Based on Federal Highway Administration and Department of Transportation reports, the cost of concrete corrosion on bridges and roadways in the United States is substantial. The overarching goal of this project is to evaluate the impacts of currently used de-icing salt solutions in chloride-induced corrosion of concrete pavements. Specifically, we are evaluating the relationship between external chloride concentration and the type of brine solution on concrete containing various cementitious materials. It helps to select a prepared brine solution and concentration that effectively melt the snow and has minimal impacts on concrete properties in the long haul. This project’s outcome would help increase the reliability and accuracy of service-life estimates of concrete infrastructures.
What do you hope will be the long-term impacts of your research?
This project comprises two aspects. First, the technical side. This project aims to fill a knowledge gap that provides essential information for a reliable service-life estimate of concrete infrastructures. The data from this project is expected to provide practical information for the American Concrete Institute 222 committee (Corrosion of Metals in Concrete) and ACI 365 (Service Life Prediction) documents.
Secondly, we have used the three most common brine solutions and evaluated their impacts on the chloride-induced corrosion of concrete pavements. Thus, the results may be of interest to the Colorado Department of Transportation. The experimental test helps to evaluate the impacts of primary brine de-icer in Fort Collins on concrete pavements, providing practical information for the Street Department of Fort Collins. The results of this project can also facilitate the development of national standards and guidelines to consider the impacts of chloride on the long-term performance of concrete infrastructures.
How has your college education helped you get this far in your field?
I am in a unique program at CSU. I am a Ph.D. student in a joint program in the Departments of Construction Management and Civil and Environmental Engineering, one of which is the Walter Scott, Jr. College of Engineering, and the other is the College of Health and Human Sciences. Thus, I have a chance to take courses from two different colleges which helps me to broaden my knowledge and expand my perspective. It provides me with the ability to examine the engineering problems in my field from a different standpoint.
How does your mission align with the mission of the College of Health and Human Sciences?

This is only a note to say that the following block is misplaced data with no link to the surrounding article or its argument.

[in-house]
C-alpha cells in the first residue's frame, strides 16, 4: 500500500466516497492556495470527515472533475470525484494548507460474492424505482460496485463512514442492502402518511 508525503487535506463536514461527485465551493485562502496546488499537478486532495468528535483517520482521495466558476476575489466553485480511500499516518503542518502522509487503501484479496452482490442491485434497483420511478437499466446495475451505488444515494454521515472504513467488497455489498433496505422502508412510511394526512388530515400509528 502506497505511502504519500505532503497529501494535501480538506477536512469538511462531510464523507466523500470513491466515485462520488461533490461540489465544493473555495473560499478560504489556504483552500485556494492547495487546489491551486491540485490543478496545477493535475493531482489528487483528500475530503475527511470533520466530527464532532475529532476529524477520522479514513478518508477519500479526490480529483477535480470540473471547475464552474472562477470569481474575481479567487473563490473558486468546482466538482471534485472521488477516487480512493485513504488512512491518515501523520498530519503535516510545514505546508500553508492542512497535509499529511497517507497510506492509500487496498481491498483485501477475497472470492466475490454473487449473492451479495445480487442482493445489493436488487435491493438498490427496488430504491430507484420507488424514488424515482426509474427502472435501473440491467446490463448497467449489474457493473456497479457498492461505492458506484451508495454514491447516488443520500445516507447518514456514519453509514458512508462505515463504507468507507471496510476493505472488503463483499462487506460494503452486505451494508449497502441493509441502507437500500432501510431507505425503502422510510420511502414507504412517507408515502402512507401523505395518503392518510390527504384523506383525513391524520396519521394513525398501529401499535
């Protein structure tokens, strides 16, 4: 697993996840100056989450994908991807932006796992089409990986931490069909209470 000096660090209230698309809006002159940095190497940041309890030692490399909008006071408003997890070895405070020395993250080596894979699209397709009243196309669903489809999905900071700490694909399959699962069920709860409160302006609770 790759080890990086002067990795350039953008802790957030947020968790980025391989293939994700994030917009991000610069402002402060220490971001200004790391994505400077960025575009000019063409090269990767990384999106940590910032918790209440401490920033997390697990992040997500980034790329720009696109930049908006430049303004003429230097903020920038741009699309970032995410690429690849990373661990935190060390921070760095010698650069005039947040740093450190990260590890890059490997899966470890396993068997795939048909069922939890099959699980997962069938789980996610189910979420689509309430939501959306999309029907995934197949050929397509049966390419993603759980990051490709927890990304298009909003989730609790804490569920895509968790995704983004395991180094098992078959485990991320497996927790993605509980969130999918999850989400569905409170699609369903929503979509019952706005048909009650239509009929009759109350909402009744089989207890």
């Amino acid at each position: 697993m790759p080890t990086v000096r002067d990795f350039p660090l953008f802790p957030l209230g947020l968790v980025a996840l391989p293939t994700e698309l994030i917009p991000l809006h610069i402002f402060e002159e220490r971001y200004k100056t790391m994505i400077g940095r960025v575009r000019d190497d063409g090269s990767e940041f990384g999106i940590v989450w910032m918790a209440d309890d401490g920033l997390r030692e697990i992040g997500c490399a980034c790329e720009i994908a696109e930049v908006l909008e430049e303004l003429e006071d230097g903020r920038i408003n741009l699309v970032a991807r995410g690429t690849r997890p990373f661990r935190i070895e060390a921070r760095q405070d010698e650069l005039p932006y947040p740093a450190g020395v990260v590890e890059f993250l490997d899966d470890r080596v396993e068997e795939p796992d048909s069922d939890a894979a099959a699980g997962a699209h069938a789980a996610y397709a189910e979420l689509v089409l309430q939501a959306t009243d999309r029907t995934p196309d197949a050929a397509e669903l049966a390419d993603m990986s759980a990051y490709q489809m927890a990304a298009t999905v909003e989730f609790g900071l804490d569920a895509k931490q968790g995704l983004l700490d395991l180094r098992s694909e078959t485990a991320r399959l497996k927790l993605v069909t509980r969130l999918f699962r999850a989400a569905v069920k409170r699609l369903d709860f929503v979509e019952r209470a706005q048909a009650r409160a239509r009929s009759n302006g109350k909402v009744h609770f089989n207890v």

Concrete is an affordable material in the built environment, supporting sustainable economic, social, and environmental development priorities. This research will advance the priorities of CHHS’s mission by expanding our understanding of the impacts of de-icing and anti-icing salts on concrete structures, smoothing our path towards sustainable development, increasing concrete infrastructure’s service life, leading to the reduction of cost associated with repair and maintenance of concrete elements exposed to de-icing solutions. It also reduces incidences of corrosion of metal components embedded in or nearby concrete elements exposed to harsh environments. One of CHHS’s missions is to provide transformative research that promotes the well-being of people and the environments in which they live. This investigation facilitates the enhancement of the long-term performance of the concrete infrastructure that can reduce the number of construction sites in cities. Frequent road rehabilitation and maintenance projects cause traffic, noise, and several inconveniences for residents. In addition, instead of spending taxpayers’ money on repair and rehabilitation projects, new infrastructures can be developed to promote the positive development of people and communities. Concrete’s impact on carbon dioxide emissions is a topic being widely discussed. More durable concrete infrastructures work longer and require less rehabilitation and replacement. Therefore, this research would help reduce the concrete carbon footprint.
How have your mentors helped to guide you throughout your career so far?
They have provided meaningful contributions to this research project. Ph.D. students are pursuing advanced research in their field, but they are not experts yet! Thus, the role of the mentor becomes crucial in providing guidance and support throughout the Ph.D. journey. I want to give special thanks to my main advisor. I am currently holding a GRA position with Dr. Shakouri. He is a very established researcher in concrete corrosion, concrete durability, and sustainable construction. Dr. Shakouri is a key contributor to the conduct of the study. I want to express my sincere appreciation for all my committee members and mentors who helped me throughout this process.
The Department of Construction Management is a part of CSU’s College of Health and Human Sciences.